Some countries and some universities consistently do much better than others and Russian and Chinese teams are for example not seldom among the top contestants. IBM is the one major (and actually pretty much the only) sponsor for the competition, and beyond the prizes (10 000 or so US dollars plus a brand new heavy-duty computer for each of the winning contestants), Russian champions have also gotten a medal from Vladimir Putin's hand and a guaranteed spot in graduate school (perhaps with a scholarship of some kind?). That is, in some places these competitions are a Big Thing, but not so in the United States.
If a prestigious US university would win, nobody would expect less, but if they loose "everybody" would be disappointed. So there really is no upside for the best and brightest at the MITs and Stanfords out there to partake in the competitions - and so they don't. Or rather, the teams that represent these universities often aren't among the best. Perhaps the best and brightest young programmers in the US are busy thinking about business angels and venture capital and about how to start the next Google or Facebook already when they are university students in their early 20's?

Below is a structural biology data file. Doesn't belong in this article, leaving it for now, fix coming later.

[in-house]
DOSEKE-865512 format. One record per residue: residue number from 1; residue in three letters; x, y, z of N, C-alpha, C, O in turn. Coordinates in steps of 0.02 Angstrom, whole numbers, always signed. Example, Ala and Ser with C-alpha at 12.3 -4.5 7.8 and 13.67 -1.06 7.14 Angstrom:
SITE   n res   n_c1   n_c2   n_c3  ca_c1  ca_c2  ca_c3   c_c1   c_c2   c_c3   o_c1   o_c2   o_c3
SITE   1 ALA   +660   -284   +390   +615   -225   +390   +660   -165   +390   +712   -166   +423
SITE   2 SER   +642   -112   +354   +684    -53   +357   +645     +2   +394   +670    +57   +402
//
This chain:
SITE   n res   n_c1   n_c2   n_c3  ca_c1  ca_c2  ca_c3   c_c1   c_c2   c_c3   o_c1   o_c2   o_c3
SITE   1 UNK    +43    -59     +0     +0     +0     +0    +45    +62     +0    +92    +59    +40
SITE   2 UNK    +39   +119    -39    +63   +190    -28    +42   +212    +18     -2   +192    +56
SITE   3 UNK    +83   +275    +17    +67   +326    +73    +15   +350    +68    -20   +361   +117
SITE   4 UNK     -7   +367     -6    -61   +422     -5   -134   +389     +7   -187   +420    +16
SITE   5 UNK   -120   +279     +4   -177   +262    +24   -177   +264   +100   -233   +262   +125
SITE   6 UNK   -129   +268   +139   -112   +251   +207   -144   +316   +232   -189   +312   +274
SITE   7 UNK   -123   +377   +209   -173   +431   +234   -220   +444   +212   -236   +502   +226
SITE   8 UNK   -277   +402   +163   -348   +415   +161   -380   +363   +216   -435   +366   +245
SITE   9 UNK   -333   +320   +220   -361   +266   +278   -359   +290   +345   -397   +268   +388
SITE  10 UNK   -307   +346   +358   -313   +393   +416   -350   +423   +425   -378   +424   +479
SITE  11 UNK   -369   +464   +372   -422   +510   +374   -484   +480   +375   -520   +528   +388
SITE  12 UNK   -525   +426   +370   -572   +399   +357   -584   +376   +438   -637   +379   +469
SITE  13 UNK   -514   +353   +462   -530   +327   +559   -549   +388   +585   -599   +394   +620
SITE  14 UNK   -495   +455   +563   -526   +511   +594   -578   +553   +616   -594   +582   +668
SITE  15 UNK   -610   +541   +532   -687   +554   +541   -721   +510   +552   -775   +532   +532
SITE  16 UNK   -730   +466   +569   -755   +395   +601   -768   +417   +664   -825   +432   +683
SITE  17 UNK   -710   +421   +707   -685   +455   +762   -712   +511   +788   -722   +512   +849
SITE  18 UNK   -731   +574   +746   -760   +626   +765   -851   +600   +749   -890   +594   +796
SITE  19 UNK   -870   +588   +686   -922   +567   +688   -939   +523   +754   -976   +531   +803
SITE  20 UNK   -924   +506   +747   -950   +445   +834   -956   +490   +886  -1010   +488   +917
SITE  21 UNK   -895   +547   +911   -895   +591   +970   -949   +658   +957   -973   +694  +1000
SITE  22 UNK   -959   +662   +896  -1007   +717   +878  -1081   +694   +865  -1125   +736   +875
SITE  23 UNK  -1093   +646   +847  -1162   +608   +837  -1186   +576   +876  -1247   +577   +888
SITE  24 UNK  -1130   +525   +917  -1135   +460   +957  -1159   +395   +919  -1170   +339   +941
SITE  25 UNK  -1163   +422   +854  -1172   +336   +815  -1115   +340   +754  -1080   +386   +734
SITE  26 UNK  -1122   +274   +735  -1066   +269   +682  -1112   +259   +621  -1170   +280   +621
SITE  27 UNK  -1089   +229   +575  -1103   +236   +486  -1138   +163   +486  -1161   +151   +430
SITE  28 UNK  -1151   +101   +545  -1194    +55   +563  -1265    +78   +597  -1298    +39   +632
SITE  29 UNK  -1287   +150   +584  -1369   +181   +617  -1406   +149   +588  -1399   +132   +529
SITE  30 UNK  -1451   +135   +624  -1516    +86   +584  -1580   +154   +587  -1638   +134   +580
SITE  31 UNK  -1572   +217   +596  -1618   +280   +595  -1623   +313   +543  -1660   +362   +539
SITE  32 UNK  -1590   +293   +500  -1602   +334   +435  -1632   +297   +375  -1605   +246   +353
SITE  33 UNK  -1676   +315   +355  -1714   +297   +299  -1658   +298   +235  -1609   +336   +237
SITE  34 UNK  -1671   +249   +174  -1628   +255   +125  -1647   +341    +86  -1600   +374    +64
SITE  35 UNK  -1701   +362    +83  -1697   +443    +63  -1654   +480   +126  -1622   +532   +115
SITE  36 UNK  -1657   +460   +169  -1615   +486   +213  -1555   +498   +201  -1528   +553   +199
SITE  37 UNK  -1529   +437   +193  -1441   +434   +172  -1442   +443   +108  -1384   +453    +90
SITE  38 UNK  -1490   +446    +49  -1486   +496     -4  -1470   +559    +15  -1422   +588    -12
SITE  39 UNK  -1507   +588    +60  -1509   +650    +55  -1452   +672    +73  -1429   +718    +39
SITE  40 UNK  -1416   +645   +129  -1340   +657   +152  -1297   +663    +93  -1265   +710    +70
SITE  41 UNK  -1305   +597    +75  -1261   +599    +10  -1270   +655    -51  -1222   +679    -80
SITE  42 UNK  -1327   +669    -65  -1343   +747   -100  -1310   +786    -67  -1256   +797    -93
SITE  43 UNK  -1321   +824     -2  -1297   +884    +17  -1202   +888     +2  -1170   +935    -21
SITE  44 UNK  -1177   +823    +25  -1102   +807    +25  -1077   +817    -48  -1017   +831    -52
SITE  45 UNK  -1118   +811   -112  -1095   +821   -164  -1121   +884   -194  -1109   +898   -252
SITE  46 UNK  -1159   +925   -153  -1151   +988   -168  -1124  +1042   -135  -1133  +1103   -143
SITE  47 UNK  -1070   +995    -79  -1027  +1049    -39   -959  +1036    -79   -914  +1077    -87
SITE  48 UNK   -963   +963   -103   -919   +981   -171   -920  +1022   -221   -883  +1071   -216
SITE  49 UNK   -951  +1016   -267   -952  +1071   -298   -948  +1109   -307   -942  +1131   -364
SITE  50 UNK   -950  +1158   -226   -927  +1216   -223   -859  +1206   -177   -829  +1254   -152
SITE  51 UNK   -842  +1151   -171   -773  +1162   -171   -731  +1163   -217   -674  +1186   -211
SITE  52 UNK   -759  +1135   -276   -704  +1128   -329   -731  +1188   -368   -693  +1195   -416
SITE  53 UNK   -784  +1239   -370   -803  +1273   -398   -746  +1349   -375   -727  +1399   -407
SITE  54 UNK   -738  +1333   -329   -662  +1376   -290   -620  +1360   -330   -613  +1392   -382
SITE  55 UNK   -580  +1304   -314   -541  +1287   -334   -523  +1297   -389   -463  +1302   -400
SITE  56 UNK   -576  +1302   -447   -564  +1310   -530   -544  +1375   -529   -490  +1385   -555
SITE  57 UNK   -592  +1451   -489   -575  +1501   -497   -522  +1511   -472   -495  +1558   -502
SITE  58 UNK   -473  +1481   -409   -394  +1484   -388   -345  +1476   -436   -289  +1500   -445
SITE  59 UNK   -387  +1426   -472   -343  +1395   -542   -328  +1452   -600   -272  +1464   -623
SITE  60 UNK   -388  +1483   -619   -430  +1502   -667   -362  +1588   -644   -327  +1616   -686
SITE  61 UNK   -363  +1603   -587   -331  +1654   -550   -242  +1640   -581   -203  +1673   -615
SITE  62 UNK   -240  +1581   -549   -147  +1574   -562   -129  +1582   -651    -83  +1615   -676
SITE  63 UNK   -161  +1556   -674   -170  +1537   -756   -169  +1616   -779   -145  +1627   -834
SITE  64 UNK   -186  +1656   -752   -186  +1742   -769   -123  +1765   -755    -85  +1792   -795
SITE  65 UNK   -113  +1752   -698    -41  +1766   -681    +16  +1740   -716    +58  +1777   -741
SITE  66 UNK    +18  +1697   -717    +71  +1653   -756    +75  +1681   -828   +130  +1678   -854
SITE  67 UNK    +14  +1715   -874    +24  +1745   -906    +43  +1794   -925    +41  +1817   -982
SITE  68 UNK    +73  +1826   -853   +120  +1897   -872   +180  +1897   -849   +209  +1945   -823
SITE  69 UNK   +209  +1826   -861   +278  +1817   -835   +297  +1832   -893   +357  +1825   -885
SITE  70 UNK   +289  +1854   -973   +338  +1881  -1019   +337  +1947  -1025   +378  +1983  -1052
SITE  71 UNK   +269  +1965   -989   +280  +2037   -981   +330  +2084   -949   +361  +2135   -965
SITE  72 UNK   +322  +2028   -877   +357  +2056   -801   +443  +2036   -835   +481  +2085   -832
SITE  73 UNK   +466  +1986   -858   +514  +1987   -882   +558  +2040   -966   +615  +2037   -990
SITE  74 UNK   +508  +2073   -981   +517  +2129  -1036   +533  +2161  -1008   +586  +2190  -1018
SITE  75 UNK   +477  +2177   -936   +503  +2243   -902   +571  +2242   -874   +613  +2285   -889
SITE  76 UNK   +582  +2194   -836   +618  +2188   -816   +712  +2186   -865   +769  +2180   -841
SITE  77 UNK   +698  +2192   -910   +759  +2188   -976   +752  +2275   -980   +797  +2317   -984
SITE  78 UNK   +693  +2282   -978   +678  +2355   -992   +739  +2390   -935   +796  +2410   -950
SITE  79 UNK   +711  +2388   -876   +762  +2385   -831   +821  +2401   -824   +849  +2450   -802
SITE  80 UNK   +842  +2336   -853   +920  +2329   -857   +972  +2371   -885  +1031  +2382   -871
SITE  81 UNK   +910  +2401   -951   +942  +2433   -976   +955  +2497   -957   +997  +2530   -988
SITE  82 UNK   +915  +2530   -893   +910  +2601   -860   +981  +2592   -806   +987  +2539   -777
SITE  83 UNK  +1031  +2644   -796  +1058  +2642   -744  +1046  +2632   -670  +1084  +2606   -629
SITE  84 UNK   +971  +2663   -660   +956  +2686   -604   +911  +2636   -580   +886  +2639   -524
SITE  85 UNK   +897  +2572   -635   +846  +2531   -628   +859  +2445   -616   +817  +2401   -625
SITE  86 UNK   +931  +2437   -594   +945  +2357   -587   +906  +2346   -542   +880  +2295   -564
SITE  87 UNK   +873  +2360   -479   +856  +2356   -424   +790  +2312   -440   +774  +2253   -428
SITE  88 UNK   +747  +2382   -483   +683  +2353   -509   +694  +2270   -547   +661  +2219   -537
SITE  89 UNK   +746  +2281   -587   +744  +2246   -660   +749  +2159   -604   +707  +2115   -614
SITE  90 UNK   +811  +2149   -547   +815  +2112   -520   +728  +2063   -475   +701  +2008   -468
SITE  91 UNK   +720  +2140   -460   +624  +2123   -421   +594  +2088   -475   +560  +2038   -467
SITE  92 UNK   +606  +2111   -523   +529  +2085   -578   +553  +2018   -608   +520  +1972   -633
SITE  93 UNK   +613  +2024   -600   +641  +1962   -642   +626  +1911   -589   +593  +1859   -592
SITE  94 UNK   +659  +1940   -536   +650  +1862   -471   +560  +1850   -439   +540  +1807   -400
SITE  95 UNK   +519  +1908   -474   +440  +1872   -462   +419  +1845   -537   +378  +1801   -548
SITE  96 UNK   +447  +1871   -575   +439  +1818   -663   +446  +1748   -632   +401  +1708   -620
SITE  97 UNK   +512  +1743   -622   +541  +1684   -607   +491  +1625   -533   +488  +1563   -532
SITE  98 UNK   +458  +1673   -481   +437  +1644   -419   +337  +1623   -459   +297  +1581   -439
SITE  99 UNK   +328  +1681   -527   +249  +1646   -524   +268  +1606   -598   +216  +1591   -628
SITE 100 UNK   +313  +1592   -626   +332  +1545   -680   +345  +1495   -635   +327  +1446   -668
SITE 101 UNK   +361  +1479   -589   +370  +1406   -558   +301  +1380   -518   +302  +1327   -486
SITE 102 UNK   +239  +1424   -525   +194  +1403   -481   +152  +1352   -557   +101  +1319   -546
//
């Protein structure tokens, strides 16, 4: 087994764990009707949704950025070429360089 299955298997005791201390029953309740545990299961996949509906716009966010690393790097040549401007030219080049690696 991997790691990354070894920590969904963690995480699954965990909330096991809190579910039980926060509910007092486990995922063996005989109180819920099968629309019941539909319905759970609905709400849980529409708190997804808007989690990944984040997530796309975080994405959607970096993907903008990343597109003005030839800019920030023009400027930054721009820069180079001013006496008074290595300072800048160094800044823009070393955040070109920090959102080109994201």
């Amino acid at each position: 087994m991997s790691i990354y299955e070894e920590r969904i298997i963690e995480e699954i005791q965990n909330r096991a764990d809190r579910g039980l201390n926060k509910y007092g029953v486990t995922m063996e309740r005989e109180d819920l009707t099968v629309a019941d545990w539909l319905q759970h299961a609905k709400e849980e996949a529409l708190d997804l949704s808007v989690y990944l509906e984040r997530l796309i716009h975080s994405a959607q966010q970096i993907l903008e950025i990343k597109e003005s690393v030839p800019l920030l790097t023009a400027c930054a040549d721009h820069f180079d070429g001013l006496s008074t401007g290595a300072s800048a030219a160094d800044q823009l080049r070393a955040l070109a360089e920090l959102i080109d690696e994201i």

I asked if some universities are consistently among the best, taking into account the fact that no individual person can be among the 300 finalists more than twice in their lives (i.e. fast turnover of contestants). Yes, some universities, for example a particular university in S:t Petersburg, very often do very good. I presume there is some kind of "sustainable" structure in place at such universities in order for them to repetitively and consistently "grow" talents and good teams? Yes, there probably is. And then Mikael G told me about the structure that is in place at KTH.
A bunch of people among the Ph.D. students and the faculty have partaken in these competitions and later come to work as coaches after having "graduated" from the competition itself. In fact, there is a formal course in place for the 4th year computer science students called DD2458, "Problem solving and programming under pressure" (responsible teacher = my informant, Mikael G). This course is limited to 30 students and the presence of this (optional) course is a good way to intercept and catch students who might be interested (and the students naturally get university credits in exchange for them trying out the concept even if they decide that this is not their cup of tea). DD2458 is for sure the natural place to encourage and search for talent.
That course is then followed by pretty informal voluntary practice sessions under the tutelage of a coach (previous contestant) - and the coach gets some credit for his work as a tutor/coach by KTH (i.e. can to some extent work with this as part of his job description). These two structural foundations introduce a level of stability that gives KTH an edge over many other Swedish universities.